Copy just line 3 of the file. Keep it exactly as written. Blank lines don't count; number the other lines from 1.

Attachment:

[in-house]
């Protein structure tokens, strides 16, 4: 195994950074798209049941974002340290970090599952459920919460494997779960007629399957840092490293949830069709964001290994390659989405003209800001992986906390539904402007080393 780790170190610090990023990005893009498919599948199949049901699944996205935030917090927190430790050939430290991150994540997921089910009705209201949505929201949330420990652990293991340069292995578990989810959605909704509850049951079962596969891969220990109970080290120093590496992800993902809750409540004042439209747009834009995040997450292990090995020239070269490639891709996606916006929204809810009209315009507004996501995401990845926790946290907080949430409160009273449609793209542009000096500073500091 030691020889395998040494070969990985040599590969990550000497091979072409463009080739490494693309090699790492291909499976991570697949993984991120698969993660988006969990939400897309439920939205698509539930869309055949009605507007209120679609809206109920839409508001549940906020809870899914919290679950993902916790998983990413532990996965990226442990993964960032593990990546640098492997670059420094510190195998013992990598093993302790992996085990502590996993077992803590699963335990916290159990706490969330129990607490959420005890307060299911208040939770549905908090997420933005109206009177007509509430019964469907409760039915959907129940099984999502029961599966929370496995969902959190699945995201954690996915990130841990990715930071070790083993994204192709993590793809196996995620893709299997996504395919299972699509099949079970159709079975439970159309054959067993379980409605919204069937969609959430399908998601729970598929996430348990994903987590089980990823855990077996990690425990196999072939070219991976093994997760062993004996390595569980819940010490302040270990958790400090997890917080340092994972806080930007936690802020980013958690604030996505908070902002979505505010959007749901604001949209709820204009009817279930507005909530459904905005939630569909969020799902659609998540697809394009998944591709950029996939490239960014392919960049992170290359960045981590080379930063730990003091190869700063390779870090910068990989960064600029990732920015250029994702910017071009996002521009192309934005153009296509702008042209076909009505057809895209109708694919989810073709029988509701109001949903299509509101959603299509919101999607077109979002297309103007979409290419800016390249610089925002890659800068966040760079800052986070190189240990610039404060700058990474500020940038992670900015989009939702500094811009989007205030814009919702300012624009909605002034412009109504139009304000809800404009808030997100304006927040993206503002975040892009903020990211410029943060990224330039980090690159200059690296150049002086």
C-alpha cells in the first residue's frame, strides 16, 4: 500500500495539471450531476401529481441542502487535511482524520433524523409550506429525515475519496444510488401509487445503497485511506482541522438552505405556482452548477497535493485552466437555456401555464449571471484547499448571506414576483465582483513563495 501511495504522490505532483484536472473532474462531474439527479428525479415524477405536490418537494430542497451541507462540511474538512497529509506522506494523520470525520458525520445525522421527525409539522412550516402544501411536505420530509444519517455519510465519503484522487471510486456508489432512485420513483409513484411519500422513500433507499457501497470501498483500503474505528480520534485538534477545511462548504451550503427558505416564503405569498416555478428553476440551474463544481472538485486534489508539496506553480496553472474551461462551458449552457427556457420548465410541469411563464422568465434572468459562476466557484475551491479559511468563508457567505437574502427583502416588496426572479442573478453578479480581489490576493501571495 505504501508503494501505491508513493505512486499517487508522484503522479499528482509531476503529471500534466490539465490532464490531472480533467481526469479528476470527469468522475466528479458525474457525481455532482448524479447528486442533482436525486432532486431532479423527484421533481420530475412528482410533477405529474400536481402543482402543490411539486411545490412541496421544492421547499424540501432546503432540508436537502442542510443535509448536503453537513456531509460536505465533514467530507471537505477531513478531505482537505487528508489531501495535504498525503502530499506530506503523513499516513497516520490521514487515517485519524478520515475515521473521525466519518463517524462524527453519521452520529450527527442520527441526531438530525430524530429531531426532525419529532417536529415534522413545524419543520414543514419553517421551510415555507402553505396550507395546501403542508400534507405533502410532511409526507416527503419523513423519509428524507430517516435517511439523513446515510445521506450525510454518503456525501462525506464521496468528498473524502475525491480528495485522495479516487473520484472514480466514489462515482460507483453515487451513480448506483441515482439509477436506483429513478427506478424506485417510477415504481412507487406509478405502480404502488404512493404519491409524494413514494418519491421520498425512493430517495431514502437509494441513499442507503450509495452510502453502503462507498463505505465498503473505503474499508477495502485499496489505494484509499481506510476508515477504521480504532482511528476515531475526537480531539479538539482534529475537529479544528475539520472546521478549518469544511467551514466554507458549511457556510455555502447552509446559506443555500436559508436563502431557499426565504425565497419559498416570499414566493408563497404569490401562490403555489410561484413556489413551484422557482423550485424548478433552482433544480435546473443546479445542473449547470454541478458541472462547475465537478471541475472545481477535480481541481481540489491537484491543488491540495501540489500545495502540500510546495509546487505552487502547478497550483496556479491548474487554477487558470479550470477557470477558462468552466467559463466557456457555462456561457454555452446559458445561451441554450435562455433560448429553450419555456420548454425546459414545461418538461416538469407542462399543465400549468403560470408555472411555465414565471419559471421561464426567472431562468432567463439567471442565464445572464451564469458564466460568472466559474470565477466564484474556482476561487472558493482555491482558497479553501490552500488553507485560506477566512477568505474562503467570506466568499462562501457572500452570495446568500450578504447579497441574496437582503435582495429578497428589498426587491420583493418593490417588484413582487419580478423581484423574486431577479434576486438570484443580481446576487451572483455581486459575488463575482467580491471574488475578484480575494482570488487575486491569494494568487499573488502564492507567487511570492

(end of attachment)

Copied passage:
C-alpha cells in the first residue's frame, strides 16, 4: 500500500495539471450531476401529481441542502487535511482524520433524523409550506429525515475519496444510488401509487445503497485511506482541522438552505405556482452548477497535493485552466437555456401555464449571471484547499448571506414576483465582483513563495 501511495504522490505532483484536472473532474462531474439527479428525479415524477405536490418537494430542497451541507462540511474538512497529509506522506494523520470525520458525520445525522421527525409539522412550516402544501411536505420530509444519517455519510465519503484522487471510486456508489432512485420513483409513484411519500422513500433507499457501497470501498483500503474505528480520534485538534477545511462548504451550503427558505416564503405569498416555478428553476440551474463544481472538485486534489508539496506553480496553472474551461462551458449552457427556457420548465410541469411563464422568465434572468459562476466557484475551491479559511468563508457567505437574502427583502416588496426572479442573478453578479480581489490576493501571495 505504501508503494501505491508513493505512486499517487508522484503522479499528482509531476503529471500534466490539465490532464490531472480533467481526469479528476470527469468522475466528479458525474457525481455532482448524479447528486442533482436525486432532486431532479423527484421533481420530475412528482410533477405529474400536481402543482402543490411539486411545490412541496421544492421547499424540501432546503432540508436537502442542510443535509448536503453537513456531509460536505465533514467530507471537505477531513478531505482537505487528508489531501495535504498525503502530499506530506503523513499516513497516520490521514487515517485519524478520515475515521473521525466519518463517524462524527453519521452520529450527527442520527441526531438530525430524530429531531426532525419529532417536529415534522413545524419543520414543514419553517421551510415555507402553505396550507395546501403542508400534507405533502410532511409526507416527503419523513423519509428524507430517516435517511439523513446515510445521506450525510454518503456525501462525506464521496468528498473524502475525491480528495485522495479516487473520484472514480466514489462515482460507483453515487451513480448506483441515482439509477436506483429513478427506478424506485417510477415504481412507487406509478405502480404502488404512493404519491409524494413514494418519491421520498425512493430517495431514502437509494441513499442507503450509495452510502453502503462507498463505505465498503473505503474499508477495502485499496489505494484509499481506510476508515477504521480504532482511528476515531475526537480531539479538539482534529475537529479544528475539520472546521478549518469544511467551514466554507458549511457556510455555502447552509446559506443555500436559508436563502431557499426565504425565497419559498416570499414566493408563497404569490401562490403555489410561484413556489413551484422557482423550485424548478433552482433544480435546473443546479445542473449547470454541478458541472462547475465537478471541475472545481477535480481541481481540489491537484491543488491540495501540489500545495502540500510546495509546487505552487502547478497550483496556479491548474487554477487558470479550470477557470477558462468552466467559463466557456457555462456561457454555452446559458445561451441554450435562455433560448429553450419555456420548454425546459414545461418538461416538469407542462399543465400549468403560470408555472411555465414565471419559471421561464426567472431562468432567463439567471442565464445572464451564469458564466460568472466559474470565477466564484474556482476561487472558493482555491482558497479553501490552500488553507485560506477566512477568505474562503467570506466568499462562501457572500452570495446568500450578504447579497441574496437582503435582495429578497428589498426587491420583493418593490417588484413582487419580478423581484423574486431577479434576486438570484443580481446576487451572483455581486459575488463575482467580491471574488475578484480575494482570488487575486491569494494568487499573488502564492507567487511570492